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MA Medieval and Early Modern Studies / Course details

Year of entry: 2020

Course unit details:
Perspectives on Medieval and Renaissance Studies

Unit code SALC70031
Credit rating 30
Unit level FHEQ level 7 – master's degree or fourth year of an integrated master's degree
Teaching period(s) Semester 1
Offered by School of Arts, Languages and Cultures
Available as a free choice unit? Yes


This module aims to explore the methodological, historiographical and analytical choices that shape our study of the medieval and early modern periods. Highlighting the variety of disciplinary approaches that are in use in current scholarship, this module shall investigate a series of relevant themes within the field that are traditionally regarded as in opposition, thus permitting comparative longitudinal study. Co-taught by a number of specialists from across the School, examples of themes offered in a given year may include 'Orthodoxy/Heterodoxy', 'Text/Image', Community/Nobility', 'East/West', 'Latin/Vernacular'. Students will be encouraged to question issues of historical periodisation, the benefits of interdisciplinarity, and how an intellectual framework for the study of the medieval and early modern periods may be conceptualised.


The unit aims to:


- Permit students to acquire a broad knowledge of the variety of approaches current in the fields of medieval and Renaissance studies;

- Query the methodologies traditionally associated with specific disciplines of study;

- Deepen students' knowledge of the key thematic issues of the medieval and early modern periods;

- Problematise questions of periodisation, continuity, and transformation in the pre-modern world.


To be confirmed

Teaching and learning methods

11 x 3 hour seminars


Selected readings will be placed on Blackboard, which will also contain further relevant course information and links to relevant websites. Assignments will be submitted online, via Turnitin on Blackboard.

Knowledge and understanding

- Demonstrate a critical understanding of past and current scholarly debates relevant to the period;

- Engage critically with the themes discussed, and the sources and scholarship relevant to case studies used;

- Understand interpretative problems specific to particular issues, genres of evidence, and sources;

- Articulate comparative assessments of methodologies

Intellectual skills

- Conceptualise an intellectual framework for the study of specific aspects of the medieval and early-modern period;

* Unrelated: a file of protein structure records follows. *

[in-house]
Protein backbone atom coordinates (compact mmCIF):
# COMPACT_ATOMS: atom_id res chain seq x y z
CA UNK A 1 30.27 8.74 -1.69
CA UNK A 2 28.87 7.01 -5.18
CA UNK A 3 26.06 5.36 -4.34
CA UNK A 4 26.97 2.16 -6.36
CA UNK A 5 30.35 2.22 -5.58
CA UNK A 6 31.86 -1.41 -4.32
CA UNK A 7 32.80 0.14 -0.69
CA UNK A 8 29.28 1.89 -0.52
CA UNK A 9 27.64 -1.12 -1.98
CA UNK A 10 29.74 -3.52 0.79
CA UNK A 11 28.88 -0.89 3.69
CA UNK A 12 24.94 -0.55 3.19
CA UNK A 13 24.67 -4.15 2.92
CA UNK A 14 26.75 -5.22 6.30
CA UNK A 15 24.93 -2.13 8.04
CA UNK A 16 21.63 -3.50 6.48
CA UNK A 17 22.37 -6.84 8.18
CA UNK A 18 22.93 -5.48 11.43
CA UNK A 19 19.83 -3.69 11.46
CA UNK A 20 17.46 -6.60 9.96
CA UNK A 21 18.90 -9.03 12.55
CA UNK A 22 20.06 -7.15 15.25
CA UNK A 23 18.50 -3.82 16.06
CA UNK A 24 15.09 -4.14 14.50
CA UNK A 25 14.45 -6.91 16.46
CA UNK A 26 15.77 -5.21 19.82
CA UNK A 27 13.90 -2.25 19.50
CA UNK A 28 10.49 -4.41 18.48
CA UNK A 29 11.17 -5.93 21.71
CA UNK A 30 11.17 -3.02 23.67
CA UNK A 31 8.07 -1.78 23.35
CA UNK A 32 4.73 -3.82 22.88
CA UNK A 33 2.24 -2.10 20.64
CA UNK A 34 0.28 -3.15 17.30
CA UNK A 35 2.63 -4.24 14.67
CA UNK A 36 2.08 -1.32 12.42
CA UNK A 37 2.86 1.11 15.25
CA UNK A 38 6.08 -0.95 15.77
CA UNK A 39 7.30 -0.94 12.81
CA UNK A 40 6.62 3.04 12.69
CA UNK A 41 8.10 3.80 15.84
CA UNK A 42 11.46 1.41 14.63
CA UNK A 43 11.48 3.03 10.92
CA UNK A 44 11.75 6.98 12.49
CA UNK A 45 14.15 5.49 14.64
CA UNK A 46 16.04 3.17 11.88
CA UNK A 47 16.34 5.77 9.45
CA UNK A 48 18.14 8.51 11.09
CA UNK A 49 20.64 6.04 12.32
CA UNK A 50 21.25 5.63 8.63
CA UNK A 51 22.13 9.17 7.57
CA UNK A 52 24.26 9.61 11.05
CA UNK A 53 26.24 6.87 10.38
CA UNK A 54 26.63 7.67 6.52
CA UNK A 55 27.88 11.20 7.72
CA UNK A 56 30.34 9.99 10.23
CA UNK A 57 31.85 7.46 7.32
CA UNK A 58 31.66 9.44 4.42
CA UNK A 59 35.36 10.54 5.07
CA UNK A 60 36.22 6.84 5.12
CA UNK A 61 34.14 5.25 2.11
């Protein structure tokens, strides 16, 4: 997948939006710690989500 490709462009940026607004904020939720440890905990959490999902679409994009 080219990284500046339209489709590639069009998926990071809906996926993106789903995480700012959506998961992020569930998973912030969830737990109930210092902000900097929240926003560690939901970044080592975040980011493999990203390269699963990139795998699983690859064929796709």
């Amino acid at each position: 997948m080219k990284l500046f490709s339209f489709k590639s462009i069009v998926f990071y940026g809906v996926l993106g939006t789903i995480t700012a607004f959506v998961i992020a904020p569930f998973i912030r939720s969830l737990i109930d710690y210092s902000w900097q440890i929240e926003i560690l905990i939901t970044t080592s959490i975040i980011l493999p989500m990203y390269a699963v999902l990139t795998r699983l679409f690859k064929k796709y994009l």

- Understand why certain methodologies are best suited to particular sources or subjects;

- Analyse and debate complex issues relevant to the development of medieval and early-modern studies;

- Evaluate existing scholarship critically, and build upon it.

Practical skills

- Develop writing techniques, appropriate to the assessment;

- Synthesise large volumes of factual and theoretical perspectives in a critical manner;

- Retrieve and use relevant primary and secondary sources in a critical fashion;

- Identify appropriate source material, and compile specialist bibliographies.

Transferable skills and personal qualities

- Develop oral presentation skills through participation in class discussions;

- Manage time through preparation of assignments;

- Use ICT resources for programme support;

- Write fluent prose

Assessment methods

Book Review (25%)

Essay on topic chosen by student in consultation with the course unit director (75%)

Feedback methods

Students will receive formative feedback on an essay outline submitted in advance of the principal assignment. Written feedback on submitted assessed work shall be delivered within the time-frame recommended by SALC.

Recommended reading

Arnold, J., What is Medieval History? (Cambridge, 2000)

Bull, M., Thinking Medieval: An Introduction to the Study of the Middle Ages (Basingstoke, 2005)

Geary, P., The Myth of Nations: The Medieval Origins of Europe (Princeton, 2002)

Greenblatt, S., Renaissance Self-Fashioning: from More to Shakespeare (Chicago: 1980).

Kerrigan, W., Braden, G., The Idea of the Renaissance (Baltimore, 1989)

Study hours

Scheduled activity hours
Lectures 33
Independent study hours
Independent study 267

Teaching staff

Staff member Role
Stephen Mossman Unit coordinator

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